Nine Thoughts About The Spoiled Brats In The New Mercedes-Benz Winter Commercial

11.15.16 5 Comments

1) This is the new Mercedes-Benz winter commercial. Set to a cover of Bob Dylan’s “To Make You Feel My Love,” it depicts a lovestruck boy overcoming snowy conditions to go on a date with his sweetie at a local movie theater, with the kicker being that both of them were able to make it because their parents’ cars had the four-wheel drive necessary to traverse the slick conditions. It is a sweet little story about teenage and parental love, and it ends with the kid staring at his crush in the parking lot with that look of nerves and excitement that is instantly relatable to anyone who went on a date as a teenager.

2) I hate these kids so much.

3) The characters, I mean. Not the actual kids who play them. I’m sure they’re very nice and I wish them the best in their careers and in life, in general. This is a Pete Campbell situation, where I have no personal animosity toward Vincent Kartheiser, but I devoted hundreds of words to fantasies about his character on Mad Men getting eaten by a bear. I realize and respect that this is not normal. I’m okay with it.

4) Here’s my reasoning: While this is very much the commercial I described in Point Number One, it is also a commercial about two spoiled children overcoming, like, three inches of snow to make out during an empty showing of Jack Reacher: Never Look Back or whatever, thanks entirely to their absurdly wealthy parents driving them there. How truly inspirational and heartwarming.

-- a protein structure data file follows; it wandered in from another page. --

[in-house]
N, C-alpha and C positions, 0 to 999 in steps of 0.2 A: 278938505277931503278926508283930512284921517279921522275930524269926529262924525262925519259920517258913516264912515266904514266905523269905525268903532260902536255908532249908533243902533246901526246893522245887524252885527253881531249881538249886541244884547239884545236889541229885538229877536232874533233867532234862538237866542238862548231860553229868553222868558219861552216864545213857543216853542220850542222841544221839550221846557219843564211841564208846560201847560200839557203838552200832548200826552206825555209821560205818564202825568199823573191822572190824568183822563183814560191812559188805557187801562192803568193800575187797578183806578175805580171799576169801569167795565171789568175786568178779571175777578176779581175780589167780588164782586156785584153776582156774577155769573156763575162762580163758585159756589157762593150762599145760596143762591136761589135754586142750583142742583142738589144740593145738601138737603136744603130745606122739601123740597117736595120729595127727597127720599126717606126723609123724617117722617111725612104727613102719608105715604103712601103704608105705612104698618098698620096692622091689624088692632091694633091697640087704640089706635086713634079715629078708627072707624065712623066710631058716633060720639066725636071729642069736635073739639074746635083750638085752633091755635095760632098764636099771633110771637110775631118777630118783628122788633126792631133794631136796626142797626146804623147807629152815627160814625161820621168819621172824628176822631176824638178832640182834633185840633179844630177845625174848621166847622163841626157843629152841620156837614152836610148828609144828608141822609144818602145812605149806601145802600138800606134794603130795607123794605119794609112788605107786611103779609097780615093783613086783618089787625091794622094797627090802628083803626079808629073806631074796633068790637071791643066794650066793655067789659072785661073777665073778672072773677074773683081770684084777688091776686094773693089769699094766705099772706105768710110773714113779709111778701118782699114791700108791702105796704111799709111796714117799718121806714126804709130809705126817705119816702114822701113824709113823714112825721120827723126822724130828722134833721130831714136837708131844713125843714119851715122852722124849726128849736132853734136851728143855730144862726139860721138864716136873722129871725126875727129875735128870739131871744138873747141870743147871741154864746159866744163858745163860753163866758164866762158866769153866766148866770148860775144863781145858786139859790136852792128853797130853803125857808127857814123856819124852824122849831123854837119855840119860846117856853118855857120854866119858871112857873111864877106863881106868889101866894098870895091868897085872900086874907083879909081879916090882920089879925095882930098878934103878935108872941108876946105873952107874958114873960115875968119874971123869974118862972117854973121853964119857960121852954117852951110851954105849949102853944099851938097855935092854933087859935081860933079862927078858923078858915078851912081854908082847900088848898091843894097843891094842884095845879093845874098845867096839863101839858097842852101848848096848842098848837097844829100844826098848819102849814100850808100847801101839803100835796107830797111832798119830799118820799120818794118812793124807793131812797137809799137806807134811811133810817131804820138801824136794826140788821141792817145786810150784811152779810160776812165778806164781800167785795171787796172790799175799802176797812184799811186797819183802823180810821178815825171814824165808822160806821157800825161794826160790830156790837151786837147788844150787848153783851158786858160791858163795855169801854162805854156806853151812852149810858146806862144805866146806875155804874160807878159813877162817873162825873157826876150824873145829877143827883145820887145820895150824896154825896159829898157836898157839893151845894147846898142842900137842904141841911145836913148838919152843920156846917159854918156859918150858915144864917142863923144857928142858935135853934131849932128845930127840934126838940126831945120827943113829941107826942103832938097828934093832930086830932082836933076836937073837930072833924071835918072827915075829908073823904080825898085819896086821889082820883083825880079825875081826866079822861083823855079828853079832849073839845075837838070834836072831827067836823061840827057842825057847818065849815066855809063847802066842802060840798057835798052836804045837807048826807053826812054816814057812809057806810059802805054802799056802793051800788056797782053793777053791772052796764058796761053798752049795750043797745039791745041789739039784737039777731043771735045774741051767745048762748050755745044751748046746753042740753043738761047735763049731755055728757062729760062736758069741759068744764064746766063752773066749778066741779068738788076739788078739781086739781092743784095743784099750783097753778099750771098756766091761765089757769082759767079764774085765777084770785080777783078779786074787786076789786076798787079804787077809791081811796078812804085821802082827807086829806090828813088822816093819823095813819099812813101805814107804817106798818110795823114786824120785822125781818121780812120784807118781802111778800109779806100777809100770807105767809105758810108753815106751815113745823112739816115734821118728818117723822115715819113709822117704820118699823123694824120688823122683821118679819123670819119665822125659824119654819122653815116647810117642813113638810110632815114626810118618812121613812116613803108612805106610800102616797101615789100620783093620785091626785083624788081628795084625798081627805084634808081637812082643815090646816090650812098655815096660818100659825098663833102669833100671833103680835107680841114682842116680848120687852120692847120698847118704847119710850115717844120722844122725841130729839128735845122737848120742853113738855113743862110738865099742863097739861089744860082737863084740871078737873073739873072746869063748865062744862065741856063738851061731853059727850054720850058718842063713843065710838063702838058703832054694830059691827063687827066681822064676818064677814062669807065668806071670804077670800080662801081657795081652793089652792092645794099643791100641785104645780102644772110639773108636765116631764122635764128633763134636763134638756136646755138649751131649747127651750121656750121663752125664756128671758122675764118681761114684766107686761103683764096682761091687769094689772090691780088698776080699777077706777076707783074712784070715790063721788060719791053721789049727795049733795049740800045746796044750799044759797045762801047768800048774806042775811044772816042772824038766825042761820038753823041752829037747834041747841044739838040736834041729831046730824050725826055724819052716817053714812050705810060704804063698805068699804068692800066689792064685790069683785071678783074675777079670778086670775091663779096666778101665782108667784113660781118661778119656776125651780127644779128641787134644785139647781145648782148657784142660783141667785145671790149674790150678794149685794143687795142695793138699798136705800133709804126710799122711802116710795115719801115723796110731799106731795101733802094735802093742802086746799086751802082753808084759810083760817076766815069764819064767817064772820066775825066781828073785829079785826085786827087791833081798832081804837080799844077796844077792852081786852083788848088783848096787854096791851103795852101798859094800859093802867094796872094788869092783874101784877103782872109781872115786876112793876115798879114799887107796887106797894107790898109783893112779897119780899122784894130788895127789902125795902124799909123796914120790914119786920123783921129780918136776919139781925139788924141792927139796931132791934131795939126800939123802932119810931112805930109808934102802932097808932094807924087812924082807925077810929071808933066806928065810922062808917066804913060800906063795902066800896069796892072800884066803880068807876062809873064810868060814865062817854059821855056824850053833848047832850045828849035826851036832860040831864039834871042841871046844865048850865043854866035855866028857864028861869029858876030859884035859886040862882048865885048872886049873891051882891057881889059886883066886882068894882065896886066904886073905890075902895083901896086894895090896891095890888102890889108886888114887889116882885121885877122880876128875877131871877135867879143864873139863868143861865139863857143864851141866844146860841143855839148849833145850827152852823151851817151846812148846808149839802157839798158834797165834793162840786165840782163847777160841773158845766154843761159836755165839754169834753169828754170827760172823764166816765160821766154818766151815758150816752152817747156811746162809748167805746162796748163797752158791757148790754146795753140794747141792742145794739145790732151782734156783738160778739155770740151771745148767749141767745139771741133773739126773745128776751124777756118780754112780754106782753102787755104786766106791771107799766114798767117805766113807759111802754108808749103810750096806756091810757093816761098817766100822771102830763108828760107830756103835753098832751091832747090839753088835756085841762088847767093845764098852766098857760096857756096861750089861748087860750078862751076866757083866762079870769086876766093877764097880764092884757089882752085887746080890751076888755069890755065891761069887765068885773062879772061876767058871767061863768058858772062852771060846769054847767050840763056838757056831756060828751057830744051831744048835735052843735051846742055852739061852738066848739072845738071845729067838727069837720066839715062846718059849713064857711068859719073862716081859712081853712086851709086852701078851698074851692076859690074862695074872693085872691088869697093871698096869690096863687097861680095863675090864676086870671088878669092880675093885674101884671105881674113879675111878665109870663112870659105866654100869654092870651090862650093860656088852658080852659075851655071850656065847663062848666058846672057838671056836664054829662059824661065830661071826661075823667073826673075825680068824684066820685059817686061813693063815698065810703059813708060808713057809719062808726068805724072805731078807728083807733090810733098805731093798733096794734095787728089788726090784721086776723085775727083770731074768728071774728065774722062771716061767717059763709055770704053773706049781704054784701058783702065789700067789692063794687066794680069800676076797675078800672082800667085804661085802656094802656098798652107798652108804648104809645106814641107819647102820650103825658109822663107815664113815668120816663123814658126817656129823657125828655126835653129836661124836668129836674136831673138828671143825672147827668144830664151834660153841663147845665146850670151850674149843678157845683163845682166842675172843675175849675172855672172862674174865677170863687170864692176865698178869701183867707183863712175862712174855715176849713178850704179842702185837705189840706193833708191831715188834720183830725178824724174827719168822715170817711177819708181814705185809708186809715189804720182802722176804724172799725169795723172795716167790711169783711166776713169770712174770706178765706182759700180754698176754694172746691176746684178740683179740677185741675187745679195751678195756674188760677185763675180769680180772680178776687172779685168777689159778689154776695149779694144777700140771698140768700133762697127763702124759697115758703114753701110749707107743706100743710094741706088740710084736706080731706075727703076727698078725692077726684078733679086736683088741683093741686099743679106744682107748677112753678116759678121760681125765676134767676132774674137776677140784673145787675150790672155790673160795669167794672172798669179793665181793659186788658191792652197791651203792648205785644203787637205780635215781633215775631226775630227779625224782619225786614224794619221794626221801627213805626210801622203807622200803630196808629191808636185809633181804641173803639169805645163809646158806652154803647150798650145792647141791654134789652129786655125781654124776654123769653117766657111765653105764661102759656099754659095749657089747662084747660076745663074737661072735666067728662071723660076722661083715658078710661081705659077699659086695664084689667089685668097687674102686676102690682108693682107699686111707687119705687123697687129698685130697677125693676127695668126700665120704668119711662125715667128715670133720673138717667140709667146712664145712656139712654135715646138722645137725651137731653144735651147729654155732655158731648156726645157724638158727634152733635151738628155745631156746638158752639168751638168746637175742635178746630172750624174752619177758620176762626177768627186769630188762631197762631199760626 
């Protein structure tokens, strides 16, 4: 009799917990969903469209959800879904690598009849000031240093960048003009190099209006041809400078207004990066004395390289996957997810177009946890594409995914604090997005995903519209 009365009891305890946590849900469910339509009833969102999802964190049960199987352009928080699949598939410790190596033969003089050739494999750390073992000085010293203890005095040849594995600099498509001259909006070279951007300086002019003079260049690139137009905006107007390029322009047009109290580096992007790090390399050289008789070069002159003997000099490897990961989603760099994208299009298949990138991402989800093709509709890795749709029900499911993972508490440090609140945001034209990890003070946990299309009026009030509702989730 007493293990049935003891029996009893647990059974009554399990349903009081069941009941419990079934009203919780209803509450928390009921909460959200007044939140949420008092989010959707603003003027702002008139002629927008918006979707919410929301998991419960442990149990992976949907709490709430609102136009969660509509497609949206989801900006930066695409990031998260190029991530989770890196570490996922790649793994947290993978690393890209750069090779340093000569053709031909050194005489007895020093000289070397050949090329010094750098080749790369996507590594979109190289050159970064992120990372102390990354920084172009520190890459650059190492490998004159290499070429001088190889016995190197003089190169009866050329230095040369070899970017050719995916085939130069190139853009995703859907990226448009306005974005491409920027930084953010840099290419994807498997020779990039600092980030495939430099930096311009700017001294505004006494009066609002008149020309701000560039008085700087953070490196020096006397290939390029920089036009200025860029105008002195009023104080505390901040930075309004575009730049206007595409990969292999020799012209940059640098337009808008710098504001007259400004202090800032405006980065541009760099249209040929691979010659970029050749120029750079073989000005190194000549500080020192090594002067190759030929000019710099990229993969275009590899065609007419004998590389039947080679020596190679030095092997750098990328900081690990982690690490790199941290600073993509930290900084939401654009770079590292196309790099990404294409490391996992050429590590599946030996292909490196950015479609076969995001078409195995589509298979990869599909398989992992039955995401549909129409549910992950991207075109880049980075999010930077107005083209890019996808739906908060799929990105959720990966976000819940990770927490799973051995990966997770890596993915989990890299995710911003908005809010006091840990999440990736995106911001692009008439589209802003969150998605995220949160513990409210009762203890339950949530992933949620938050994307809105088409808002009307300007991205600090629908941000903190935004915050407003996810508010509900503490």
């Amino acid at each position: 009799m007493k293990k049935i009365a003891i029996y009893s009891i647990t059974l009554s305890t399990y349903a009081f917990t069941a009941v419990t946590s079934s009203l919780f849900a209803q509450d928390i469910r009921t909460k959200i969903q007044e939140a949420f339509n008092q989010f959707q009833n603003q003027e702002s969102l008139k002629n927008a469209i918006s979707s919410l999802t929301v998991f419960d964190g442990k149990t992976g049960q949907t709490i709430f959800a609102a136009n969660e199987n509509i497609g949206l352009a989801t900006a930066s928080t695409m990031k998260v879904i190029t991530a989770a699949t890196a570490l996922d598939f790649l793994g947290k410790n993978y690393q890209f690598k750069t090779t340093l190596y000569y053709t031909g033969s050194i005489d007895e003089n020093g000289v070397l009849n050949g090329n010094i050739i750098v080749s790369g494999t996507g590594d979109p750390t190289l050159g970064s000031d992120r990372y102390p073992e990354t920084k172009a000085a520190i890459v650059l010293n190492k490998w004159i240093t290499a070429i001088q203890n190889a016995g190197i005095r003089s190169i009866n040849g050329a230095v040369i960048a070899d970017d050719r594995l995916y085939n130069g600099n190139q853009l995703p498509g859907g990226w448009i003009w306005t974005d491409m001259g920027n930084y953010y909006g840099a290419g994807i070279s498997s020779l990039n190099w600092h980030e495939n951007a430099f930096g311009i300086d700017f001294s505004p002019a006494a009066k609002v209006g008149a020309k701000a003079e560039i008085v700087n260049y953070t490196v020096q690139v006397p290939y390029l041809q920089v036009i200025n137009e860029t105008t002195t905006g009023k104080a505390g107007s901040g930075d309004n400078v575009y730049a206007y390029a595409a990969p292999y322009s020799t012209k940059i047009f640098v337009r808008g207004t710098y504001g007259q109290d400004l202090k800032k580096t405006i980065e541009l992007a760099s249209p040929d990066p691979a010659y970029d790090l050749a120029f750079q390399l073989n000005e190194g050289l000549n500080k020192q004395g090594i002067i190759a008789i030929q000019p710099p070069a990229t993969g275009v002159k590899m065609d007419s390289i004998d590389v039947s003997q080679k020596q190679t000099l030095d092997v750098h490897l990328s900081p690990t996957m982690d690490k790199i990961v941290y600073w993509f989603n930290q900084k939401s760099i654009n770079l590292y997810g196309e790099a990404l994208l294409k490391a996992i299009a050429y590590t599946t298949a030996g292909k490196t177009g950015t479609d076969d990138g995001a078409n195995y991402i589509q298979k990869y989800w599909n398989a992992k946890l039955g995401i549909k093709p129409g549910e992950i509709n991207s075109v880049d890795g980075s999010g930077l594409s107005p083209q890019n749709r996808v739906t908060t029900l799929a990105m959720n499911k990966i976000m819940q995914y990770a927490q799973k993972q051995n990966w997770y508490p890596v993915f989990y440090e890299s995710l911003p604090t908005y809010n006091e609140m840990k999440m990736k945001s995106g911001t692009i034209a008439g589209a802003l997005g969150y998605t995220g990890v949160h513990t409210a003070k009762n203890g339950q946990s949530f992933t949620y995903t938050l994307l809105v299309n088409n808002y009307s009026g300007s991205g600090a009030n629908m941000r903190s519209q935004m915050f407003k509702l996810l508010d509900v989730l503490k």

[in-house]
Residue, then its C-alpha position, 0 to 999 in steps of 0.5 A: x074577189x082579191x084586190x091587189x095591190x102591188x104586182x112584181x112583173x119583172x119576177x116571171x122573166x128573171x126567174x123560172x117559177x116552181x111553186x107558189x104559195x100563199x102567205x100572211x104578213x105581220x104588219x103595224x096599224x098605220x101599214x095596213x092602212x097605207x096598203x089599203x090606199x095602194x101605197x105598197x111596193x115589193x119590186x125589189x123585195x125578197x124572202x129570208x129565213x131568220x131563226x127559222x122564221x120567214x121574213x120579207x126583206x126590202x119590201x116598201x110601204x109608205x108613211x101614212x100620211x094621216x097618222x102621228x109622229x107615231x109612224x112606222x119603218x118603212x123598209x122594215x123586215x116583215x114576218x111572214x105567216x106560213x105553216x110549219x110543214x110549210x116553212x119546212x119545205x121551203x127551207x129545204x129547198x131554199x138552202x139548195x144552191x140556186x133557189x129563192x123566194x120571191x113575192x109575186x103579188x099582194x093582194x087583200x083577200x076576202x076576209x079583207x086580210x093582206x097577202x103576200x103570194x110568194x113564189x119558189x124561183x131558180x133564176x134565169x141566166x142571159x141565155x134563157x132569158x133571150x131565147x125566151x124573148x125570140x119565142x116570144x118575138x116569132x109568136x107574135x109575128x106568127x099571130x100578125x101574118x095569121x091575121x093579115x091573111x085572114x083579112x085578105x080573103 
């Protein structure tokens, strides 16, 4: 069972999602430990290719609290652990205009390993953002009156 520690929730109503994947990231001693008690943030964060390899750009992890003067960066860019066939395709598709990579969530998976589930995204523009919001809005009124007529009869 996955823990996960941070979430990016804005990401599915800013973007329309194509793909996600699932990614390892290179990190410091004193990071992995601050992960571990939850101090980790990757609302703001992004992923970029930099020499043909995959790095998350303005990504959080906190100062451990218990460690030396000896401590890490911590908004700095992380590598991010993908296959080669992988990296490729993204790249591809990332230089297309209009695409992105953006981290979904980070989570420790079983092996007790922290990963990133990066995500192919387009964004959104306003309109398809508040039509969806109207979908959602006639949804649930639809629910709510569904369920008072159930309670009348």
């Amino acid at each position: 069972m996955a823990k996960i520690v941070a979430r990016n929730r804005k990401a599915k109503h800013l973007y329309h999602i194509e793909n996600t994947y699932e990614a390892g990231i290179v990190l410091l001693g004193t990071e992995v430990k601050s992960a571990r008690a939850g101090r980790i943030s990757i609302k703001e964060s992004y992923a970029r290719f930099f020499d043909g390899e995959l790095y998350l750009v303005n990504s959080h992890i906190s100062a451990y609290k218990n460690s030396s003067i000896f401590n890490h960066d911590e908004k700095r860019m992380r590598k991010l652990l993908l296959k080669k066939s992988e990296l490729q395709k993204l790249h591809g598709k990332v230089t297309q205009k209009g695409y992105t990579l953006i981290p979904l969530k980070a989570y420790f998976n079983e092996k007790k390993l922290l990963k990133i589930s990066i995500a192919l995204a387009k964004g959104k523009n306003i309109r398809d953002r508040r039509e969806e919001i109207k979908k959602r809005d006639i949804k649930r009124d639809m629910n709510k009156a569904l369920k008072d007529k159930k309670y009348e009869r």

5) Quick note: I went with Jack Reacher for the movie they’re seeing both because that’s the funniest movie I can picture them watching after this sweet little commercial, and because I’m getting a great deal of joy thinking about that girl’s annoyed face when the boy starts ignoring her halfway through the movie so he can watch violent depictions of bad guys getting murdered, as teenage boys have been doing since the dawn of movies and/or violent murder.

6) The best is that the dad clearly wants no part of driving his kid to this movie, considering his only lines of dialogue in the whole thing are a scoffing “Did you look outside?” while standing in his living room and a cranky “Sure is coming down…” as he is speeding through town. He and his wife are definitely going to have an argument about this in the two hours between this commercial ending and him driving back to pick the kid up in even worse conditions after the movie. I mean, just look at the look he shoots her after she whispers “Take him.” This is not a happy man.

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